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Entertaining 'Olivia Experiment' tests theories of attraction

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'Olivia Experiment' amusingly considers how an act so simple for some can be so tricky for others

When it comes to romantic comedies, it's not often to find one that jumps out as categorically different. But "The Olivia Experiment," astutely directed by Sonja Schenk, turns the genre on its ear just enough to feel refreshingly original.

Olivia Howell (an endearingly wonky Skye Noel) is a skittish, 27-year-old virgin who contends she's "just not cut out for sex." But could her so-called asexuality be more of an emotional way station than an actual diagnosis? Her kindly gay roommate, James (Dan Gordon), who may know a thing or two about the topic, seems to think so.

Forced to face her lifelong problem, Olivia, a graduate student in gender studies, decides to explore her sexuality issues seriously once and for all. First stop: a get-it-done deflowering by Julian (Brett Baumayr), the hunky, laid-back boyfriend of Olivia's share-and-share-alike pal, Felisha (Jen Lilley).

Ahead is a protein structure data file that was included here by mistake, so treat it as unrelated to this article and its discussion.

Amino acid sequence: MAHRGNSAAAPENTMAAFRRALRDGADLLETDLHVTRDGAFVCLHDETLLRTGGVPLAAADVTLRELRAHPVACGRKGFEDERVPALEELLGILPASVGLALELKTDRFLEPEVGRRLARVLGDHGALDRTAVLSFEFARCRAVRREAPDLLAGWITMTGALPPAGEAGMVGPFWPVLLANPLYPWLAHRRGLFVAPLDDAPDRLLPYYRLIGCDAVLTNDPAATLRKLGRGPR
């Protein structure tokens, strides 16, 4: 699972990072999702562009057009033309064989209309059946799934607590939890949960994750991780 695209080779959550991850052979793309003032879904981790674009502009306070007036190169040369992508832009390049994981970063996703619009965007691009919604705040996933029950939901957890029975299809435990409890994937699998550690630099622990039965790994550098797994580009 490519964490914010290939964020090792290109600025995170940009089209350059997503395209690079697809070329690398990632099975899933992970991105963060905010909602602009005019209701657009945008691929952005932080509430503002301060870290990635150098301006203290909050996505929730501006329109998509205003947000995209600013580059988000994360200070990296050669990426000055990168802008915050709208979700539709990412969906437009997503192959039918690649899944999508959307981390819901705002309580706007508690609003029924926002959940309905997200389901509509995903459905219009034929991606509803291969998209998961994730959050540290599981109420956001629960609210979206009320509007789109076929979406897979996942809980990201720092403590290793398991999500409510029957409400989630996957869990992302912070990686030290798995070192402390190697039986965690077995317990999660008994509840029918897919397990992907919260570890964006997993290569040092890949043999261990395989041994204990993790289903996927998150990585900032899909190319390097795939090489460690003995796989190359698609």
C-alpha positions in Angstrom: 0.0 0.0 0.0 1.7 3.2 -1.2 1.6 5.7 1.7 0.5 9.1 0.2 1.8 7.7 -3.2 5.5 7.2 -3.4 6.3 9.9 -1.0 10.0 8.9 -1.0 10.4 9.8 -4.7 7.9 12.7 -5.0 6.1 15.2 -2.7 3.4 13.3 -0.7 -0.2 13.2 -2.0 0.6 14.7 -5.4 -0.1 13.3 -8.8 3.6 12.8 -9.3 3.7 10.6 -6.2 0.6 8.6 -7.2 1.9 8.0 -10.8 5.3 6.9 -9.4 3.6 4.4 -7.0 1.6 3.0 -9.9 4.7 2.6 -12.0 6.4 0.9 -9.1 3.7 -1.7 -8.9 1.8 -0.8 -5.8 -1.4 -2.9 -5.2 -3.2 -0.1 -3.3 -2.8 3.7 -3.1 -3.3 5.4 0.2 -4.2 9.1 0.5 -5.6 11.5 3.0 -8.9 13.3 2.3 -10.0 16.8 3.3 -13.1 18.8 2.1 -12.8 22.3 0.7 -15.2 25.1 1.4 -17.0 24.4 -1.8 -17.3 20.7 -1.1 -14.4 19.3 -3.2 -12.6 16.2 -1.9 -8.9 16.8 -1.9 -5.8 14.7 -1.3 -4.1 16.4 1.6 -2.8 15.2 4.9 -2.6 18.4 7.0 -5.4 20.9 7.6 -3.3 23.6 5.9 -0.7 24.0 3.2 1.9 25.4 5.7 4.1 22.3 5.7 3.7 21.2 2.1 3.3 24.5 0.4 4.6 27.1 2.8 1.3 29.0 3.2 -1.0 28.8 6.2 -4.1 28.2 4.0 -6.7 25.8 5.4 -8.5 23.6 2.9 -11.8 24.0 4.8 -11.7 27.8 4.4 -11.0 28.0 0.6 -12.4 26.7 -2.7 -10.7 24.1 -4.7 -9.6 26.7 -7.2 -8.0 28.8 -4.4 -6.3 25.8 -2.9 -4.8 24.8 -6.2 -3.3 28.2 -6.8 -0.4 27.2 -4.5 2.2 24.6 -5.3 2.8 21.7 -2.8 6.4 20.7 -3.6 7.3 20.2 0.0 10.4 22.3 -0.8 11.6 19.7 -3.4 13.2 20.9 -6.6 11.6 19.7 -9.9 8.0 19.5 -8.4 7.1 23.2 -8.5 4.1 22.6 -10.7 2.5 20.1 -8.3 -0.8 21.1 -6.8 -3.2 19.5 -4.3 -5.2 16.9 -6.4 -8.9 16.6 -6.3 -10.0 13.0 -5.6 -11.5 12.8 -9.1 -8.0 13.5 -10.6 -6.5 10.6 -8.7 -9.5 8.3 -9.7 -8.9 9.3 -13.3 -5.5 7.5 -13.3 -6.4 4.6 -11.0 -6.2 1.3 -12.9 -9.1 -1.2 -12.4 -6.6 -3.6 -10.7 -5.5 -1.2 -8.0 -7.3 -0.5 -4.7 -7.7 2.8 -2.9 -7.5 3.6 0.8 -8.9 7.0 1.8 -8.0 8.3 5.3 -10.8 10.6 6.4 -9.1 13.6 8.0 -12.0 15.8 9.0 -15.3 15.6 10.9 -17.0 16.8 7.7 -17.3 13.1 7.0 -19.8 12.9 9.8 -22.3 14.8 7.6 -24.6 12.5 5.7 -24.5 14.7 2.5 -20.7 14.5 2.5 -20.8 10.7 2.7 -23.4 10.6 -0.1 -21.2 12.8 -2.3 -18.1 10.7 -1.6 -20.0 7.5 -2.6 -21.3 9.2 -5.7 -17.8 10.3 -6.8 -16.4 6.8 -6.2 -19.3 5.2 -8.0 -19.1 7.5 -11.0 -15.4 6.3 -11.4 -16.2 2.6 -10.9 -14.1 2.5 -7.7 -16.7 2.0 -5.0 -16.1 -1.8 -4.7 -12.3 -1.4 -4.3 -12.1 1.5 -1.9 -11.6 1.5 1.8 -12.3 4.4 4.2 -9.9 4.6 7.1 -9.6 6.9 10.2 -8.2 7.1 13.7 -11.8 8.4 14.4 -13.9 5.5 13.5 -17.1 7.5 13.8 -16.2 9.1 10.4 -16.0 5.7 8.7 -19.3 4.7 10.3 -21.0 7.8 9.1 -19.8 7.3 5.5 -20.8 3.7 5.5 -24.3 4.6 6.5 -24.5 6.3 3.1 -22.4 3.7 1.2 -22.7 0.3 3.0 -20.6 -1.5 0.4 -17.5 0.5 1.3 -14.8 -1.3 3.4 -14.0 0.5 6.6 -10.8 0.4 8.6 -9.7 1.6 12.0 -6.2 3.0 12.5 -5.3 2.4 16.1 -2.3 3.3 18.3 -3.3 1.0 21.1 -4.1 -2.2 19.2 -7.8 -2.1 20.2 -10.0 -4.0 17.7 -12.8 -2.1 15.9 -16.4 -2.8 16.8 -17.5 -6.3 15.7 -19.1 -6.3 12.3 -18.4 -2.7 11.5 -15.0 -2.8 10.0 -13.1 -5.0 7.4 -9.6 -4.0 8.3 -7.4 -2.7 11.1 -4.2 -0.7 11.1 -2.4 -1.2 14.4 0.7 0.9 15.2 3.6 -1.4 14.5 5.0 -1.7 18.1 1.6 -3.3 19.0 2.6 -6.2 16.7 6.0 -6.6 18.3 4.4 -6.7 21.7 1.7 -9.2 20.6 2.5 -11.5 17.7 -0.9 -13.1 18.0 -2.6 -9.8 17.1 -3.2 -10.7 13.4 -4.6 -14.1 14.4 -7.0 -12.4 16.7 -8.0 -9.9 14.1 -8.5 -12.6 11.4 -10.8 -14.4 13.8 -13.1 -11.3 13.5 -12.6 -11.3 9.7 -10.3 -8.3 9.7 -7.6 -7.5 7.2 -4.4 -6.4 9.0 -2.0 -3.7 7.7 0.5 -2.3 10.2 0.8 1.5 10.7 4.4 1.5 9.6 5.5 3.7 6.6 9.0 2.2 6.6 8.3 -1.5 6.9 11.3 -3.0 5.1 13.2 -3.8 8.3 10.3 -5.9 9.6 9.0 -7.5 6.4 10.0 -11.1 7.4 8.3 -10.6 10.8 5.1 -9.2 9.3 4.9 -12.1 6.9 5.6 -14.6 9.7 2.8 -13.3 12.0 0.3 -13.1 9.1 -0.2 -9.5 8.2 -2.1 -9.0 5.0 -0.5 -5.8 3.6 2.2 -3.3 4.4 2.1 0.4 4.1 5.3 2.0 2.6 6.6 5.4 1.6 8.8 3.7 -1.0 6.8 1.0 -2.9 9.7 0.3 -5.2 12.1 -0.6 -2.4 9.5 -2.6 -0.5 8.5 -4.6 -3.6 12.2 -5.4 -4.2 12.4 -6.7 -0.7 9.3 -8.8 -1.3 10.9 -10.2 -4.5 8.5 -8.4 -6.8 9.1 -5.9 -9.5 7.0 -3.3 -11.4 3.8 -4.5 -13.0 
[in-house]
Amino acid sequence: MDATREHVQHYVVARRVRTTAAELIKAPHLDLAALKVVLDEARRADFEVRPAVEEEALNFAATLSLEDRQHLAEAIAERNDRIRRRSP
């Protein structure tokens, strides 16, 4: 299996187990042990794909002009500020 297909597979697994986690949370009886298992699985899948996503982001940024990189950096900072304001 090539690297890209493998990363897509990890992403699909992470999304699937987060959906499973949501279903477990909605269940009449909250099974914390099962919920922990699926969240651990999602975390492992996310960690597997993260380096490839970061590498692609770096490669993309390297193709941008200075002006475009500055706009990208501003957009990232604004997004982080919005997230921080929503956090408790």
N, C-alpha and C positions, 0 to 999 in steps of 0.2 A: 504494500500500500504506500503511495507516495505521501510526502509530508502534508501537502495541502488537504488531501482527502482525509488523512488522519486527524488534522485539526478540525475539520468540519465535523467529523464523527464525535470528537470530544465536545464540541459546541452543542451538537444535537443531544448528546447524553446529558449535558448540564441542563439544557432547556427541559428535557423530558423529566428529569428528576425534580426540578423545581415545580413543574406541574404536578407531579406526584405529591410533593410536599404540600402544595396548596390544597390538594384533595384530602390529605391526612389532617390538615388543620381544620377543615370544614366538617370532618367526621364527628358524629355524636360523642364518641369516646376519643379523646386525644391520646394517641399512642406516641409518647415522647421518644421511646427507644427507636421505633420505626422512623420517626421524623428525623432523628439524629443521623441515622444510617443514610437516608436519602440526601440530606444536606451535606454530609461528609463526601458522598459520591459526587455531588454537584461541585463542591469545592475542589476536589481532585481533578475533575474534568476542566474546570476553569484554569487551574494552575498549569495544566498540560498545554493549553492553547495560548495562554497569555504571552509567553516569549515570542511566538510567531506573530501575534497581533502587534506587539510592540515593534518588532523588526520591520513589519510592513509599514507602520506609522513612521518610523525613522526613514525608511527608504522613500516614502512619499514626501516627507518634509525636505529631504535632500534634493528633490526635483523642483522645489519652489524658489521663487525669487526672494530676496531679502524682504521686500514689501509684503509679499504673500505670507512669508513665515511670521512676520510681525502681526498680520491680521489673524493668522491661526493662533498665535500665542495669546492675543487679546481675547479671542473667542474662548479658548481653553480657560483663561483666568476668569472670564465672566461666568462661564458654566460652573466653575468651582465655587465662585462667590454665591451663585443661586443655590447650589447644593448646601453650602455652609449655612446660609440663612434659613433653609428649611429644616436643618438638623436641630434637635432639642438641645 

Suffice to say this assignation proves no easy task, especially when C.J. (Michelynne Mcguire), a cute lesbian the nerve-racked Olivia enlists to videotape her entire experiment, catches Julian's wandering eye.

That the answer to Olivia's predicament may be standing right in front of her is one of the few genre tropes Alexandra Komisaruk's sweetly off-kilter script can't help but embrace. And wouldn't it have been nice, especially since her polar-opposite mother (Barbara Bragg) shows up here, to mine Olivia's childhood a bit for possible clues to her sexual "disorientation?"

Still, this is an enjoyably acted trifle that, despite some slowing in its second half, holds interest as it amusingly considers how an act so simple for some can be so tricky for others.

------------

"The Olivia Experiment."

MPAA rating: None.

Running time: 1 hour, 29 minutes.

Playing: At Laemmle's Music Hall, Beverly Hills.

Copyright © 2014, Los Angeles Times
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